- F3 Facial Pheromones: These relay happy messages and are best for cats who need to feel safe and calm. These are best for cats who have a change in situation at the house, or who are traveling to the vets.
- Cat Appeasing Pheromone (CAP): These are produced by the mother around the nipples to help keep her kittens calm. These are best for cats with new social situations, such as a new pet in the house.
- Feline Interdigital Pheromones: These pheromones are produced by the foot pads. They are best for cats with behavioral problems who need encouragement to scratch or play in certain locations, away from furniture.
One of the most popular brands for feline pheromones is Feliway, which offers a variety of options for different pheromones and applications.
Catnip is a type of herb which belongs to the mint family. There is a volatile oil in the leaves and flowers of catnip, which contains an active ingredient called nepetalactone. This is a neurotransmitter, which means it relays a chemical signal to the brain of your cat.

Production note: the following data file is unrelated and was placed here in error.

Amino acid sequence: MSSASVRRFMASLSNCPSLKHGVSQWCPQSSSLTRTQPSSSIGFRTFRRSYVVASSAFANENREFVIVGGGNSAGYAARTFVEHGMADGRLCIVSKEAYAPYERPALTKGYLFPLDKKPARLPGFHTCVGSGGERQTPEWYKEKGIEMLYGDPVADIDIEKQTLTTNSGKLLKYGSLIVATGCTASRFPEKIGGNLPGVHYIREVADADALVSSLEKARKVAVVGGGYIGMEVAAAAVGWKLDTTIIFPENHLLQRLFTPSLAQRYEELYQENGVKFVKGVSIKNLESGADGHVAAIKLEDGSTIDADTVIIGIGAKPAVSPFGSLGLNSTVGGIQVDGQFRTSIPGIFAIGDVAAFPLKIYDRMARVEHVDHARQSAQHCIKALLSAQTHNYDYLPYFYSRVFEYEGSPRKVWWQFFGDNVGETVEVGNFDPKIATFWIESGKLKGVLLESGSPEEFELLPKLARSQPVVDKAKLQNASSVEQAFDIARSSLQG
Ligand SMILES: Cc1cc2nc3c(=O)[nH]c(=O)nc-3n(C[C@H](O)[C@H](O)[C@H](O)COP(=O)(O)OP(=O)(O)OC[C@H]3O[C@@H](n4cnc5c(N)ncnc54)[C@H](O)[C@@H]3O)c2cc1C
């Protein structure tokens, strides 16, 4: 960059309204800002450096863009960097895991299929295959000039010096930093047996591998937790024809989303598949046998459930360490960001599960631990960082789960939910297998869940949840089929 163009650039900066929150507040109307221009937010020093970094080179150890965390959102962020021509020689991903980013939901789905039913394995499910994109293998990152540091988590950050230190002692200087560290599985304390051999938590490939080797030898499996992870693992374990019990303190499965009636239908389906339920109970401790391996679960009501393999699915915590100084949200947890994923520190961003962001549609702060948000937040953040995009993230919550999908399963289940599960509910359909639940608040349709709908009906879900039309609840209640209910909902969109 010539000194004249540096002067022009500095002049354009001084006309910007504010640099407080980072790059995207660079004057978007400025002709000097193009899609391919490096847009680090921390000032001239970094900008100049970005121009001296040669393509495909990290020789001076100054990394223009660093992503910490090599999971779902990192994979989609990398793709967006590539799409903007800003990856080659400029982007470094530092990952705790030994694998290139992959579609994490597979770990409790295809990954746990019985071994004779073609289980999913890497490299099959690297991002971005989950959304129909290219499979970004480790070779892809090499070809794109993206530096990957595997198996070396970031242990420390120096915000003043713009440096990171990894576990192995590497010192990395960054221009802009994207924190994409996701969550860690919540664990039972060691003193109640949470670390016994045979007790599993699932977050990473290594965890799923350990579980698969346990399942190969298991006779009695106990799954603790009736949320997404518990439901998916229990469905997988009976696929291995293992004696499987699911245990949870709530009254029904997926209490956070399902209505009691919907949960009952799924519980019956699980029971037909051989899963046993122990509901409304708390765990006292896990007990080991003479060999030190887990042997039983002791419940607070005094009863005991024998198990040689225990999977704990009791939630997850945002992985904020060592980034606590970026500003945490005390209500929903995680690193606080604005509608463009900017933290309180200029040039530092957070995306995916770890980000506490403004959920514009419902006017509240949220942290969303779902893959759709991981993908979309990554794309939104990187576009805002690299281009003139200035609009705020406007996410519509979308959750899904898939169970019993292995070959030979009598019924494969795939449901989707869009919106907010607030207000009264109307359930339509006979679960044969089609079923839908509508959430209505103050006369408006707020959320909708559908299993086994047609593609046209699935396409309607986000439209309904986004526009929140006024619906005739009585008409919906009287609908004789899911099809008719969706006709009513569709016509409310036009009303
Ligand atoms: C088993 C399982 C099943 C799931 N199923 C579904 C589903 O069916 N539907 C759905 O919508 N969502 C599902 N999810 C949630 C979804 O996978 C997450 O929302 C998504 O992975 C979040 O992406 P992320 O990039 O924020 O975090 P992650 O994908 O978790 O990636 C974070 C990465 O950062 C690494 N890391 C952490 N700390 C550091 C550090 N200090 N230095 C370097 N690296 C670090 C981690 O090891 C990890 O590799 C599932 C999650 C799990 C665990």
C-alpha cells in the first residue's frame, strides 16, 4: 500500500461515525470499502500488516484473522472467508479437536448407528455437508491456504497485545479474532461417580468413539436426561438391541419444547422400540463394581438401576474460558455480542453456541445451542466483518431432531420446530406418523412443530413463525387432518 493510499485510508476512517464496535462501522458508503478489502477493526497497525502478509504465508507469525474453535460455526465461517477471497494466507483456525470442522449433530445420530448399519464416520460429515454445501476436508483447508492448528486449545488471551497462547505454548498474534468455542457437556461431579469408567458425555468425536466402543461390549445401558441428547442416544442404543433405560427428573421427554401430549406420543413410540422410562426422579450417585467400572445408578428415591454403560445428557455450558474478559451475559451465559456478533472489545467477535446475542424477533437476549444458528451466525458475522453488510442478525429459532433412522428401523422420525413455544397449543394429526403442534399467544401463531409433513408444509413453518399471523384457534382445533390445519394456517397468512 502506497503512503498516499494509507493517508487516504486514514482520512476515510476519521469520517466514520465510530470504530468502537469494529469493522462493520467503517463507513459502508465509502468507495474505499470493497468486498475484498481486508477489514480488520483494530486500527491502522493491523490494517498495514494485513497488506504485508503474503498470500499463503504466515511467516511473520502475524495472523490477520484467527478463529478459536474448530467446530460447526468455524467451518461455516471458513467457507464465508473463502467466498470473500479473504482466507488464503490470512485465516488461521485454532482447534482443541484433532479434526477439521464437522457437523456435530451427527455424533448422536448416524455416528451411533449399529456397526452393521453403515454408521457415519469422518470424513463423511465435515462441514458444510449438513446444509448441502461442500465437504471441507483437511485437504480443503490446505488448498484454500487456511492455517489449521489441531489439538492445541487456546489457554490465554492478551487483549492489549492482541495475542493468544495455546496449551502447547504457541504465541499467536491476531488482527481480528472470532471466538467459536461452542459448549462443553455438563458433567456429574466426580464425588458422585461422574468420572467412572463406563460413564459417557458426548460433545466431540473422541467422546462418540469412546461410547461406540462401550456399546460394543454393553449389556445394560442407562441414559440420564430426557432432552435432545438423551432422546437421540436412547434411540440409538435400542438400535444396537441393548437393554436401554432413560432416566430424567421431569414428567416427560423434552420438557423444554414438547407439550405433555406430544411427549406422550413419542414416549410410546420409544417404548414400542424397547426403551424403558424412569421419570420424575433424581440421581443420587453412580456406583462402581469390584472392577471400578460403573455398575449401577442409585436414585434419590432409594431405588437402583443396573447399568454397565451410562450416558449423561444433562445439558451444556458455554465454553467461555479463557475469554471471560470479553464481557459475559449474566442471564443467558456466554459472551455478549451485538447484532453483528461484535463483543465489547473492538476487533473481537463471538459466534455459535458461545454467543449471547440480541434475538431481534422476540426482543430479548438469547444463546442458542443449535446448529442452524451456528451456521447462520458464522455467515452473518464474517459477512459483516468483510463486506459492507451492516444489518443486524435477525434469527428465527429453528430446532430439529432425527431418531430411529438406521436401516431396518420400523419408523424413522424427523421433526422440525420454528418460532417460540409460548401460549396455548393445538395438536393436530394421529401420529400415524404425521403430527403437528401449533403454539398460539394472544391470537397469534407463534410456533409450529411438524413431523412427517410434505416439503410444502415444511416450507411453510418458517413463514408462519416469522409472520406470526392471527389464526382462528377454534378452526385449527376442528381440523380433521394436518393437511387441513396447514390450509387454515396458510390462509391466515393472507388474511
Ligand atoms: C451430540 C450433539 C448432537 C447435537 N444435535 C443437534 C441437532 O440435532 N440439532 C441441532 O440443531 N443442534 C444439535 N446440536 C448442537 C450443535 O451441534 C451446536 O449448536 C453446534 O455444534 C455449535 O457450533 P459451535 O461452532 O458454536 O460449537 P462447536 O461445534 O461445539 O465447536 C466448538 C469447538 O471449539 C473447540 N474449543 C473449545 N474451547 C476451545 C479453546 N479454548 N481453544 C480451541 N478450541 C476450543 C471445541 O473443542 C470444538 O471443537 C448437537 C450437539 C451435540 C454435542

Most cats love catnip and will rub, lick, eat and sniff it. Approximately 60% of cats will become more active with catnip and will begin to roll around, become excited, and vocalize more. The other 40% (and sometimes later, the cats in the 60%) will then sit quietly in a sphinx-like position, become quiet, and become exceptionally calm.
Catnip is more likely to cause young cats (especially those under six-months) to respond more passively, and older cats to respond more actively, but in the end, there are differences between every cat. Therefore, before using catnip to sedate your cat, you might want to try it out first, to make sure it doesn’t have the opposite effect!
Overdosing your feline friend might be something you are concerned about since your cat might appear as if she is on recreational drugs! But the good news is that in moderation, catnip is safe for your cat. If your cat ingests an excessive amount, the worst reaction she is likely to have is a mild bout of vomiting or diarrhea.